The takeaway? Policies with lower deductibles, even though they have higher premiums, provide better financial risk management than major medical policies with lower monthly premiums.
If you have no dependents, a small “end of life” life policy may be sufficient to cover burial expenses
If you have dependents, the rule of thumb is to multiply your income by 10 and get that much coverage. However, if your dependents are nearly adults or will not otherwise depend upon your income much longer, this amount of coverage is likely too much. Additionally, make sure that your life insurance coverage would pay off your debt, your mortgage and cover your funeral expenses.
Some suggest the rule of thumb of multiplying your income by 10 and then adding $100,000 of coverage per child for college expenses. Ouch! If you can afford such coverage, that is your choice. Otherwise, keep in mind that your child can still succeed in virtually any profession without attending four years of the most expensive university in your state.
While death by injury or terminal illness often create the greatest concern when it comes to financial risks (see Life Insurance above), becoming disabled is far more common during our working years than death. In case of disability, you may qualify for government assistance, but it is both limited and limiting. Having a separate short- and/or long-term disability insurance policy will go a long way to taking care of you, your dependents, and your financial obligations should you lose your ability to earn an income.
Liability coverage, of course, is a requirement in every state. The minimums are just that: minimums. You can, and often should, consider higher coverage. Be aware that if you only have liability coverage and you cause an accident, your insurance company will not replace your vehicle.
If you have a collision policy as well, the general rule of thumbs is to reconsider the coverage if the monthly premium exceeds 10% to 25% of your vehicle’s value (the range takes into consideration the variation in individuals’ aversion to risk). Without such coverage, it will be critical to have money in a savings account for replacing your current car should anything happen to it. After all, cars ALWAYS break down eventually or require significant repairs and upkeep.
The principle: having no insurance is financially risky while having too much coverage might tie up scarce resources you could use elsewhere.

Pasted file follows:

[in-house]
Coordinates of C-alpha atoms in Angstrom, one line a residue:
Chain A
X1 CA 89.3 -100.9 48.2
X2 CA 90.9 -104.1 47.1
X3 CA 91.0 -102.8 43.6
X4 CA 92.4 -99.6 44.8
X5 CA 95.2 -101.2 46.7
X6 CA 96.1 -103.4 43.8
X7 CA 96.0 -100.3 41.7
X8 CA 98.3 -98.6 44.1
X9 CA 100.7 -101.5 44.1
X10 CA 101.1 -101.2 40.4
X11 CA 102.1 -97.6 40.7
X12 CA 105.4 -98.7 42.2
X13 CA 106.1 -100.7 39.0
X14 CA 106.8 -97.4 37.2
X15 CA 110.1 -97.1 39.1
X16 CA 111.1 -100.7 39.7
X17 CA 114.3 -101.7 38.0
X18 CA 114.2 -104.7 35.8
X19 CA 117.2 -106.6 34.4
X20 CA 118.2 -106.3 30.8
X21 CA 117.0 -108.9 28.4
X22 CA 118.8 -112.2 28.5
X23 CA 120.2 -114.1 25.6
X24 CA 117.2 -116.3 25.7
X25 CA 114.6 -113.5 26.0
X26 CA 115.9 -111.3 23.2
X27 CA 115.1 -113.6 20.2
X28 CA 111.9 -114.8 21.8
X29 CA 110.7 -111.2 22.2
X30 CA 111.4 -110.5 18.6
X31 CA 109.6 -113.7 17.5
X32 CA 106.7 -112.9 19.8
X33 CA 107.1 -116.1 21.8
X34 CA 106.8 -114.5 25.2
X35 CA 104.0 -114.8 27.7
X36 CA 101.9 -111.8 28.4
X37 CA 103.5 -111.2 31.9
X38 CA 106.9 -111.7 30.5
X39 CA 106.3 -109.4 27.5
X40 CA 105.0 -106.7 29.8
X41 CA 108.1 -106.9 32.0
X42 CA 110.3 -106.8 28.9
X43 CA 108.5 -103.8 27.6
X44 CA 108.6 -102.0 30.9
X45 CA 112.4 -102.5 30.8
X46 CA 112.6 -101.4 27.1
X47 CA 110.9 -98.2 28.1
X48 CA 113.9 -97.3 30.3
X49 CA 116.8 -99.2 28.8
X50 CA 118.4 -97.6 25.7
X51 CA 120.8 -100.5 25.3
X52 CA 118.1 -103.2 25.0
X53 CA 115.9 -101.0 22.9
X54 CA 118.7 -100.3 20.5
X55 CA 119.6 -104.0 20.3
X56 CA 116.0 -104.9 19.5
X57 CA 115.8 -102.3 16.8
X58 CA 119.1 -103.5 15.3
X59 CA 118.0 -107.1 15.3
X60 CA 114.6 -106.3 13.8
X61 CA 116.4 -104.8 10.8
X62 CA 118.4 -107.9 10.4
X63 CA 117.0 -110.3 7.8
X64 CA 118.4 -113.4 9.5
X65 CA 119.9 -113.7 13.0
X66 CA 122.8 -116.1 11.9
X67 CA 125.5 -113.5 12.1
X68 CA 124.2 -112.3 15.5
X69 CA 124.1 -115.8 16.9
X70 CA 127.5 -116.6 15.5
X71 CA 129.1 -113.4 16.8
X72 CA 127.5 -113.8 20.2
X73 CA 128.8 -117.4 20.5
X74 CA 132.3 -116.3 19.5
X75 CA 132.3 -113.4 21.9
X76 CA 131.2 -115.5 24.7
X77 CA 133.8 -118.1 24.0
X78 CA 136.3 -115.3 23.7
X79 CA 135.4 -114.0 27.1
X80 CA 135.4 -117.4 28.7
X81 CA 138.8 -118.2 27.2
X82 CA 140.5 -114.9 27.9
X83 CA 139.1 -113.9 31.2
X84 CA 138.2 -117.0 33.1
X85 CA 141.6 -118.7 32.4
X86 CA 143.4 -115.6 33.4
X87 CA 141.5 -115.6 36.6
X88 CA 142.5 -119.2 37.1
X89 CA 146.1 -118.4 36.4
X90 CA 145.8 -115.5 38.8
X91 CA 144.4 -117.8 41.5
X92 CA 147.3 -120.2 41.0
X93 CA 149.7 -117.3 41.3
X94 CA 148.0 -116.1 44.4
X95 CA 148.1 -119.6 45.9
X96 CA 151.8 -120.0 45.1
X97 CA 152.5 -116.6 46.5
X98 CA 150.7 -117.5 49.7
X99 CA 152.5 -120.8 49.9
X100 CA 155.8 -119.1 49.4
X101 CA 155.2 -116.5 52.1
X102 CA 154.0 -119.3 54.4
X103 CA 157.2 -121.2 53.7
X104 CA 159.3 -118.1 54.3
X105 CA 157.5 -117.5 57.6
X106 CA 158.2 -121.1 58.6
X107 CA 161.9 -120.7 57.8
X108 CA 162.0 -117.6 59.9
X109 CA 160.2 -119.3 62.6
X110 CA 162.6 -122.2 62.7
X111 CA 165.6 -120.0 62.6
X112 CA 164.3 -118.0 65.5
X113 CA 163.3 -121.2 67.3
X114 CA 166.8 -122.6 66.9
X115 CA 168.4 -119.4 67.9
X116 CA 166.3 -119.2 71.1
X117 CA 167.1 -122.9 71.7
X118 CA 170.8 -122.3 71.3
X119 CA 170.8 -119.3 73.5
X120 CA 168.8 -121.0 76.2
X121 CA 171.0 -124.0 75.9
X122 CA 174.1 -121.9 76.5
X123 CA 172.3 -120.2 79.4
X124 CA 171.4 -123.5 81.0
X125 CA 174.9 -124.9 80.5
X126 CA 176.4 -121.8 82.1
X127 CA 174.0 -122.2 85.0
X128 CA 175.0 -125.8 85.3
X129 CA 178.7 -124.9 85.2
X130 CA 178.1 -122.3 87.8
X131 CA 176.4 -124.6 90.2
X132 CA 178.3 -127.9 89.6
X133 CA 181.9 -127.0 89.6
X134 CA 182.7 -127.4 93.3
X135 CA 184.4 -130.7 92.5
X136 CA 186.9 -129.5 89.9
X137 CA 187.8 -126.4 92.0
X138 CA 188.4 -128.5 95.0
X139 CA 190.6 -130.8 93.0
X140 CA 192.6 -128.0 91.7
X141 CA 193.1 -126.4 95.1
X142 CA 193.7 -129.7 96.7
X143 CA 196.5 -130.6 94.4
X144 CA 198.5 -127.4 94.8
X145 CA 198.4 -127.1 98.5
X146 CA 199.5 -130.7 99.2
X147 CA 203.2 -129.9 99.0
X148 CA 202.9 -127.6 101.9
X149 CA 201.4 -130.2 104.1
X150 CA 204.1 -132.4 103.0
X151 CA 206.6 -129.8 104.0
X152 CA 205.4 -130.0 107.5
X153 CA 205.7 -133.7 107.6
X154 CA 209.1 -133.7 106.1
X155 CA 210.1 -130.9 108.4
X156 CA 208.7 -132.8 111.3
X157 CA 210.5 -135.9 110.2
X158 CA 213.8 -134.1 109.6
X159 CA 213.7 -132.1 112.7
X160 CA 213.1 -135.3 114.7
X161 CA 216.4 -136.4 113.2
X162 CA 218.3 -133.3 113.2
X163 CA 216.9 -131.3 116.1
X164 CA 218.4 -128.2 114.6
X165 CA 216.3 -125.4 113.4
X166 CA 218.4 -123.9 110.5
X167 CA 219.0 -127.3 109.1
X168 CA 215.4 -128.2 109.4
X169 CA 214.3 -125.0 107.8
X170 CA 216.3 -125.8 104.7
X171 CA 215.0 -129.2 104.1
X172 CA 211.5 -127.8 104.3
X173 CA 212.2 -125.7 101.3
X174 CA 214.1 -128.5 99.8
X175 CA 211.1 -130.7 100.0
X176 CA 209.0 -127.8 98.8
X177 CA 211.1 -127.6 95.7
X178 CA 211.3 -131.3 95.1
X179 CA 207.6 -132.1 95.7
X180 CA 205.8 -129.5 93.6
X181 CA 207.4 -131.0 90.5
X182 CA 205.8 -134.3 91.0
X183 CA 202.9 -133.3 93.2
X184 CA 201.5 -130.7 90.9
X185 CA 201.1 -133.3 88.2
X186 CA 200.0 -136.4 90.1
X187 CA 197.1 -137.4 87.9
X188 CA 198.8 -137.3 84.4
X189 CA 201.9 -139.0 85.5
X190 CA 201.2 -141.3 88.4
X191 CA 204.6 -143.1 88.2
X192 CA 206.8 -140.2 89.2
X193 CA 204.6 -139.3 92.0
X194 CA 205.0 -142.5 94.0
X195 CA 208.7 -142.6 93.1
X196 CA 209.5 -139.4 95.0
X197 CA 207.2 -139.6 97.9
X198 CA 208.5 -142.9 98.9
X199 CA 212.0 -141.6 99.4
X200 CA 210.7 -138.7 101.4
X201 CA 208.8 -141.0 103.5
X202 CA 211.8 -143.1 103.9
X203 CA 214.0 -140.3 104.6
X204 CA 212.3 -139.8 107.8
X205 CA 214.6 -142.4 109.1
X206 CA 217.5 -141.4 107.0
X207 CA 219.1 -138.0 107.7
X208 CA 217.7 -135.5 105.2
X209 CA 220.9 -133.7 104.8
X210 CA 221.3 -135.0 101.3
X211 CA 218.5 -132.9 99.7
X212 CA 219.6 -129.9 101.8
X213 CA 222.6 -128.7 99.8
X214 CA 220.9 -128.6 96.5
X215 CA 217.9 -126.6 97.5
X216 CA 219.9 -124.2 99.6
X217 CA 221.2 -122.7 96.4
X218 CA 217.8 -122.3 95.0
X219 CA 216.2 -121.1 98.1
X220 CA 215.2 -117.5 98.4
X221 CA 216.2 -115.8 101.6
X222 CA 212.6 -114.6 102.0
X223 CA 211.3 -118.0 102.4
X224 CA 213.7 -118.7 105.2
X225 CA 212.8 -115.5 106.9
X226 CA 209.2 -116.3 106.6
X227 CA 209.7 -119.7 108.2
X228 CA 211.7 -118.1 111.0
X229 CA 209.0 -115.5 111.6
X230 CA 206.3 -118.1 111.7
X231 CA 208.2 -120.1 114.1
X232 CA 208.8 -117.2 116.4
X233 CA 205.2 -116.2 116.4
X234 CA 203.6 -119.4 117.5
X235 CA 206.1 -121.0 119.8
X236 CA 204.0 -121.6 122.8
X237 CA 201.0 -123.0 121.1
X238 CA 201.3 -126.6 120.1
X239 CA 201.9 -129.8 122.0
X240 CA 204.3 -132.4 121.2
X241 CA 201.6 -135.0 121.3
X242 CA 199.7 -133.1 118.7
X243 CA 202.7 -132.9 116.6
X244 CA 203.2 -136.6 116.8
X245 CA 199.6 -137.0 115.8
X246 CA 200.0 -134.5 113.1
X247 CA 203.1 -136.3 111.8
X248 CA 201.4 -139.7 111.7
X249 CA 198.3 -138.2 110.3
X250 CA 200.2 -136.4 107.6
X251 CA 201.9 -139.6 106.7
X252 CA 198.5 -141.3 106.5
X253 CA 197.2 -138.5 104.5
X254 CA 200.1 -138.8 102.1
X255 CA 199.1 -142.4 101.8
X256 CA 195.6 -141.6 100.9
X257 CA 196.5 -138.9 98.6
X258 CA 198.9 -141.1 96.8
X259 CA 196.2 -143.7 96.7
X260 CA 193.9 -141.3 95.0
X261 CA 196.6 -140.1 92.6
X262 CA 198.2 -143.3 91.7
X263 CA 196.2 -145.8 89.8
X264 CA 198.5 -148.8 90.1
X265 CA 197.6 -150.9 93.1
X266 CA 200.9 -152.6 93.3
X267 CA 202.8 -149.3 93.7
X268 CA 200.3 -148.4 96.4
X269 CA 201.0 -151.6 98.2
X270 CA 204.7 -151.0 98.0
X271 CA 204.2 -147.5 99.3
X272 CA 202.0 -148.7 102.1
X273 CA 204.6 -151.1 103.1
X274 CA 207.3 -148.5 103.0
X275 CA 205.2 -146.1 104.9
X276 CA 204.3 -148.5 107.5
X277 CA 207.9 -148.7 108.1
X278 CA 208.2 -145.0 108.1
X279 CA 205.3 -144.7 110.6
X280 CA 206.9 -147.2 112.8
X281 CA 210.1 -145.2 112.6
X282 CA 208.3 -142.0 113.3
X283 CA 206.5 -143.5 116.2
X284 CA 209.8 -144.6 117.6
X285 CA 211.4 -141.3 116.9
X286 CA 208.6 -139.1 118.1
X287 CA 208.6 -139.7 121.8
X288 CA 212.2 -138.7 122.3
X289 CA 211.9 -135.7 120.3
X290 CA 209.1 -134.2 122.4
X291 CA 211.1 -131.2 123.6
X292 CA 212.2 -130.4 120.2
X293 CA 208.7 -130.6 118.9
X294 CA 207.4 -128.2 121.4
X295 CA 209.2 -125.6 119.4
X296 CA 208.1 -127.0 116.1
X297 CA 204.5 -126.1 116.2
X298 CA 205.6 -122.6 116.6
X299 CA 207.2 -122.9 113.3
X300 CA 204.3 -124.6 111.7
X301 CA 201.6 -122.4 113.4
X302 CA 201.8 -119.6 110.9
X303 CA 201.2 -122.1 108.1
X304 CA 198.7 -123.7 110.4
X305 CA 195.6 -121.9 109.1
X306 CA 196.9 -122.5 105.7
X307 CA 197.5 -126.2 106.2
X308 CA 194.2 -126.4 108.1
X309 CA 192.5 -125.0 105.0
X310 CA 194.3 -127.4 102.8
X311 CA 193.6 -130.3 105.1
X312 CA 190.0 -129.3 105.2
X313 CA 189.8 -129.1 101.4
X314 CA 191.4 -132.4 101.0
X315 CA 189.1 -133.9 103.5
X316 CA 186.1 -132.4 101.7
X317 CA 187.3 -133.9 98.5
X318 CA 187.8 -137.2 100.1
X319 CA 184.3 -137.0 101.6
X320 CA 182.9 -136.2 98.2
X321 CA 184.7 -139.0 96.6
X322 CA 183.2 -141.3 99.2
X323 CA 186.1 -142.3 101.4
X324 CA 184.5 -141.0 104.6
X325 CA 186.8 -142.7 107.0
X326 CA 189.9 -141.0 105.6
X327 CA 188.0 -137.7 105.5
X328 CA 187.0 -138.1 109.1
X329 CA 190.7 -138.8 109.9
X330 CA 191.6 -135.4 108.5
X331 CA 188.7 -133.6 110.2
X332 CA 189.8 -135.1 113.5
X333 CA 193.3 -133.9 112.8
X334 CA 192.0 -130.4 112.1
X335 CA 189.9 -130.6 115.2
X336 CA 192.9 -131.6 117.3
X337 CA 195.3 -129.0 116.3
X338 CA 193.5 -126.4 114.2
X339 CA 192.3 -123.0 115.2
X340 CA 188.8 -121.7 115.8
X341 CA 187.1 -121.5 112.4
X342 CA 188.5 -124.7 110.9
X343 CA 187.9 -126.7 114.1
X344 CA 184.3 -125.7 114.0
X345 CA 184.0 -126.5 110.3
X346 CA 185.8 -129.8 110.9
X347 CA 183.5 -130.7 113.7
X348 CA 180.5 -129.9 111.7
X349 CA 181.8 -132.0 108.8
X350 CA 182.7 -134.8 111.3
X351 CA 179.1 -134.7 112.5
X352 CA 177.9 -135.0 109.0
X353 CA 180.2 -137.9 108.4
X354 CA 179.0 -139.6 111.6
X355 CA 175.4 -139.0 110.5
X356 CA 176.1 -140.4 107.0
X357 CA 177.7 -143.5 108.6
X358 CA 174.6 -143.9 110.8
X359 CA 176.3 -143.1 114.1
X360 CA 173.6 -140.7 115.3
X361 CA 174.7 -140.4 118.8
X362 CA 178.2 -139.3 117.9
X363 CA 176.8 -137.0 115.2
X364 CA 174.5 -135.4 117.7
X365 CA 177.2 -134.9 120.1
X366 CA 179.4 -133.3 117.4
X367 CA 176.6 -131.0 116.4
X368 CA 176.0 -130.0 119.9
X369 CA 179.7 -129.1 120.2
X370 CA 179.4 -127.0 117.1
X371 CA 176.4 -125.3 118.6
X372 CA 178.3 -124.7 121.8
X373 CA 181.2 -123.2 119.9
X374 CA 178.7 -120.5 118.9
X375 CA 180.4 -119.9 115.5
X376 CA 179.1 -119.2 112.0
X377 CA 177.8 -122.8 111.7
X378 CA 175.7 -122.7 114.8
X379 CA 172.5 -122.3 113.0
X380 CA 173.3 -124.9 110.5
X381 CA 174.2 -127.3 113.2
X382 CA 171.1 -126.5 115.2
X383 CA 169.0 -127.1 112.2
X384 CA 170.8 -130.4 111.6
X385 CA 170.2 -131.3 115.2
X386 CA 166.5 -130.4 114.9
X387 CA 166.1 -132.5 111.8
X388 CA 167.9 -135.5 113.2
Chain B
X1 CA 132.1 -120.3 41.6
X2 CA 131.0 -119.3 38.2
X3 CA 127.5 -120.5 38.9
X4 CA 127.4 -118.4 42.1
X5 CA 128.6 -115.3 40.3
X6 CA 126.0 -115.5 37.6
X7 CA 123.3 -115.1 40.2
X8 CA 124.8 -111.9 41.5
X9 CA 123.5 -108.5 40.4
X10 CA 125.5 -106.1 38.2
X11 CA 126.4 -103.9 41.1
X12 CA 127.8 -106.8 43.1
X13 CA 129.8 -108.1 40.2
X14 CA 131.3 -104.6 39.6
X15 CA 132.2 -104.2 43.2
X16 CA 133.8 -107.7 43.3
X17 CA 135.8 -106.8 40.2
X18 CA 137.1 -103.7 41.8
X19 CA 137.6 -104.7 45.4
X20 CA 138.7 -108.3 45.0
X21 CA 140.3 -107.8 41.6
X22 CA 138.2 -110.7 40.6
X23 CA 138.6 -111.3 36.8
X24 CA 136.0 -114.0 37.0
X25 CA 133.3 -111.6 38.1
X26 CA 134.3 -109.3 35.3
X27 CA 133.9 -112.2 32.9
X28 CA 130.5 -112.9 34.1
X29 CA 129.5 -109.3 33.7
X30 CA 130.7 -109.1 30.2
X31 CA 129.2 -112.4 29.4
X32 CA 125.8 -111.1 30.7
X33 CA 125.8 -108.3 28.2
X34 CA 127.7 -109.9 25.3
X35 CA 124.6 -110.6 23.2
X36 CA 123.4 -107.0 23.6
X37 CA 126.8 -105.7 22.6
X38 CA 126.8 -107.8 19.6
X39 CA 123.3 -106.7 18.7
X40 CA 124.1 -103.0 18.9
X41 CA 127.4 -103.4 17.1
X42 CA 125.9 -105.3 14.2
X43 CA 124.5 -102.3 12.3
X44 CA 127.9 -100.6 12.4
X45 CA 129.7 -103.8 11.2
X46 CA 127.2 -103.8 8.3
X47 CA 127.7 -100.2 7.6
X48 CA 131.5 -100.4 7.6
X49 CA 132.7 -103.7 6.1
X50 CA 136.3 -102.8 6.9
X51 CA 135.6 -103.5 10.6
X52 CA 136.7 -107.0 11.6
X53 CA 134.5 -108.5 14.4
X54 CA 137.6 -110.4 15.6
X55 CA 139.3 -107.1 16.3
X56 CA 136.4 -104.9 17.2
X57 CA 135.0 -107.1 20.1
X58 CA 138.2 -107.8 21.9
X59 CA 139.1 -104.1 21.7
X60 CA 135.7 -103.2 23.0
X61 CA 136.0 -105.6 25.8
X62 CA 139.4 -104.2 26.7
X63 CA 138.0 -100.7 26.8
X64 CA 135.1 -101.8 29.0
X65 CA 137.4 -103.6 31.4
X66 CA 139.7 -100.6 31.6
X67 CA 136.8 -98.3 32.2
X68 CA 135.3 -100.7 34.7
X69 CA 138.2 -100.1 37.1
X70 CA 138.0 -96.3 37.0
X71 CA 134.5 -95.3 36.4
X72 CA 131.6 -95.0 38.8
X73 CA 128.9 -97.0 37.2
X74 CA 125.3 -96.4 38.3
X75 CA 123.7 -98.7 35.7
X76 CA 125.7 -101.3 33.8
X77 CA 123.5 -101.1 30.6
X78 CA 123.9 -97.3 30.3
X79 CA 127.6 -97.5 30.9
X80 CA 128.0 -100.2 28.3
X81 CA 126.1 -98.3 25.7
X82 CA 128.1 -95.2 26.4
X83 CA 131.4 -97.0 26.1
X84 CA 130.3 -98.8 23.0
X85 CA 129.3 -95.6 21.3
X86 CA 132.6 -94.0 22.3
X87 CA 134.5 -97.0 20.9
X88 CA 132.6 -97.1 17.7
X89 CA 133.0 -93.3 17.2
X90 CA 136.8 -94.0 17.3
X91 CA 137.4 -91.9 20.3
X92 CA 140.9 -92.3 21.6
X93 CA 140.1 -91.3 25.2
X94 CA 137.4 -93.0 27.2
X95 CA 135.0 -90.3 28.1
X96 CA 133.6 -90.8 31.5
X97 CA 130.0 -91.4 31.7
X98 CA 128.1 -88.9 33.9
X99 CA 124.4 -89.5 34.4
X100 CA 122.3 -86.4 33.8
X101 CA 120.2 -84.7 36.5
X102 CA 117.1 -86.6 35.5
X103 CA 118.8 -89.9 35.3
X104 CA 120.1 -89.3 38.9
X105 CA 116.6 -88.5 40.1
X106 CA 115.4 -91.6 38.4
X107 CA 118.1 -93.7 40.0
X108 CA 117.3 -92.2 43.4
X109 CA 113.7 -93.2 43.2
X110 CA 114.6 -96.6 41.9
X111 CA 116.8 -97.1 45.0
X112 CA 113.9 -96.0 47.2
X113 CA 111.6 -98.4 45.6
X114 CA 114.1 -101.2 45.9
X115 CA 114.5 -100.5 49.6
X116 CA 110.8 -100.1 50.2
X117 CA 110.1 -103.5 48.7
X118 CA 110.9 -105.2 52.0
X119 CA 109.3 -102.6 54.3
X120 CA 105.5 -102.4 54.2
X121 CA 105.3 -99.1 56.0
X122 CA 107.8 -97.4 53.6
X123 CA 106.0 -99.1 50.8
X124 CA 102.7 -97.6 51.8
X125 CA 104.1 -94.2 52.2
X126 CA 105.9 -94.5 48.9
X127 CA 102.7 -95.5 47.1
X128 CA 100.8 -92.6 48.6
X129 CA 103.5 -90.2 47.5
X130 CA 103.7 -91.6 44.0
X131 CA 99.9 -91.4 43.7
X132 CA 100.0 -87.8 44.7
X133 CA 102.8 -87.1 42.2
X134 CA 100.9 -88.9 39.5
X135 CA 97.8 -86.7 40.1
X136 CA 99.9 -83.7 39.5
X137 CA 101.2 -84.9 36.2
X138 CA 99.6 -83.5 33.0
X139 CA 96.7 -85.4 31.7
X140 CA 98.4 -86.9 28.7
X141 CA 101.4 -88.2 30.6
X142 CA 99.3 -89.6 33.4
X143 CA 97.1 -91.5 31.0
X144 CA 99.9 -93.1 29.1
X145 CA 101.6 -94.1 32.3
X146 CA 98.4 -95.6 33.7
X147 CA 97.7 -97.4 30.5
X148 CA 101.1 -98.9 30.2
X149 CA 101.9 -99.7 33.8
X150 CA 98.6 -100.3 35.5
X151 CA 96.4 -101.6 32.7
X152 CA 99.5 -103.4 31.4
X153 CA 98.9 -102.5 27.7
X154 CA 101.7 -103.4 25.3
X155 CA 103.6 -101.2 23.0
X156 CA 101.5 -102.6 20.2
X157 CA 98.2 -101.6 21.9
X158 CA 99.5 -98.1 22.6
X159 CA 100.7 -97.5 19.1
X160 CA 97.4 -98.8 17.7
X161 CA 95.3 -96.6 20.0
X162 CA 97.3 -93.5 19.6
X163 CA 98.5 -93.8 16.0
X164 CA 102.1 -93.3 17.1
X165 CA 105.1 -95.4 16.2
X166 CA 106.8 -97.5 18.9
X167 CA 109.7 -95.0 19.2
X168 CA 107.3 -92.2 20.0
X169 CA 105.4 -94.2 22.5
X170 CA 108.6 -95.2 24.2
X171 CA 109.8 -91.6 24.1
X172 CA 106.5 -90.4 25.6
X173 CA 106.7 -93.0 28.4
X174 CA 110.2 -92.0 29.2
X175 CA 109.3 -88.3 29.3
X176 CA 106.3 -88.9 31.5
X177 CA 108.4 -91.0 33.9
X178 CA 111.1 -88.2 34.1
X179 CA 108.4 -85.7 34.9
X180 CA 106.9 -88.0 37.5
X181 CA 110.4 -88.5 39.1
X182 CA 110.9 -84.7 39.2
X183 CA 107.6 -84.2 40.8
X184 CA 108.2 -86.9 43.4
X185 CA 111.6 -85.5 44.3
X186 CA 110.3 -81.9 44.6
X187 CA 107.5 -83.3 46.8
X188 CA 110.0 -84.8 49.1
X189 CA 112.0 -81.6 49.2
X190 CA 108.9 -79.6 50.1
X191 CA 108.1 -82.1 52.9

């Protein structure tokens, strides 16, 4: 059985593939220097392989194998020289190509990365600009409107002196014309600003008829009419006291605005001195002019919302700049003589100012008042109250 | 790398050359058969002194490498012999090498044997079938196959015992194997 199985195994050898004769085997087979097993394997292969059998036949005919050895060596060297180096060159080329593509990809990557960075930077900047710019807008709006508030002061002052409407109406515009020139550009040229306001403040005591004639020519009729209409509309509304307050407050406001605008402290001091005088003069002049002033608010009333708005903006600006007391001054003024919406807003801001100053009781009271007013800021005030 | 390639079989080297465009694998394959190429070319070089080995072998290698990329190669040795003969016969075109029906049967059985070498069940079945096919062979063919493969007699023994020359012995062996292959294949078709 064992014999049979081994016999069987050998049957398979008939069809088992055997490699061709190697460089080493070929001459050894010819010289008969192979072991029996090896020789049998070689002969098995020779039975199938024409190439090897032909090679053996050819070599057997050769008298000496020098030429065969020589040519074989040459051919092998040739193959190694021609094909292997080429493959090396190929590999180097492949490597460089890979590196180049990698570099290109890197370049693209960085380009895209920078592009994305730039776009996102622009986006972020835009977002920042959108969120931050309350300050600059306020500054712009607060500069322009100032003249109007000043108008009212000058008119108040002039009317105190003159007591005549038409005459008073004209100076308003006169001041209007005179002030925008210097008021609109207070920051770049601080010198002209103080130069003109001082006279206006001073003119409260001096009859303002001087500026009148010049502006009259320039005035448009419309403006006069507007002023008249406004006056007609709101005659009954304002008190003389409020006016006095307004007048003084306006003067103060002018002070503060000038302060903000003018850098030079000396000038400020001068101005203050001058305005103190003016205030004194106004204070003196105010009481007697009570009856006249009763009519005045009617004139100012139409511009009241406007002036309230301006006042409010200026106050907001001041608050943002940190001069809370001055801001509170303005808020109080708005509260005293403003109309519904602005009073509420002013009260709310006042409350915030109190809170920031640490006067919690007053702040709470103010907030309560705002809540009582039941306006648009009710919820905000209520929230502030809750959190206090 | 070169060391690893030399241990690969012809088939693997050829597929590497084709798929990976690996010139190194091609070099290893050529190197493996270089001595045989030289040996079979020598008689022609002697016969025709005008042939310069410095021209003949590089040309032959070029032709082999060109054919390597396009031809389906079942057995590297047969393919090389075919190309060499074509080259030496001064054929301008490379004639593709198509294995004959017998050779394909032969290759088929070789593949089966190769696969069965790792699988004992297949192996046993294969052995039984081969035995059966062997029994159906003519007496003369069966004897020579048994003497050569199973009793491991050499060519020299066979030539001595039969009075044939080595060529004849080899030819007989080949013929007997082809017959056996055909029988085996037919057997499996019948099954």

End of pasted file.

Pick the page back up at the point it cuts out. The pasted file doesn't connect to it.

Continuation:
If the value of your home has increased significantly since you first acquired homeowners insurance, it is a good idea to talk to your insurance company about your policy. If something were to happen to your home, will your policy be sufficient to cover the rebuilding of your home, or is it capped at your home’s previous value?
Inventory your personal property. I do this every year on New Year’s morning when it tends to be fairly quiet around the home. Take photos or video of your entire home, including possessions hanging in closets, sitting in drawers, and lurking in your garage. Save these photos and videos electronically in the cloud where you can access them easily in case of fire, flood, theft, etc.
Do you know how much cash and possessions your policy will replace in case of fire, flood or other total loss? If you keep a lot of cash in your home, ask your agent if you are covered.
I believe renters insurance for those living in apartments or renting their home is just about the most affordable insurance policy you are going to find. For less than a week’s worth of latté at the local gourmet coffee shop, you can find coverage for most all of your possessions, including appliances, furniture, clothing, shoes, and even items in your car in the parking lot. Do not expect your property owner’s insurance to cover your personal possessions in case of fire, flood, or theft. Their insurance usually covers only the structure and personal injury.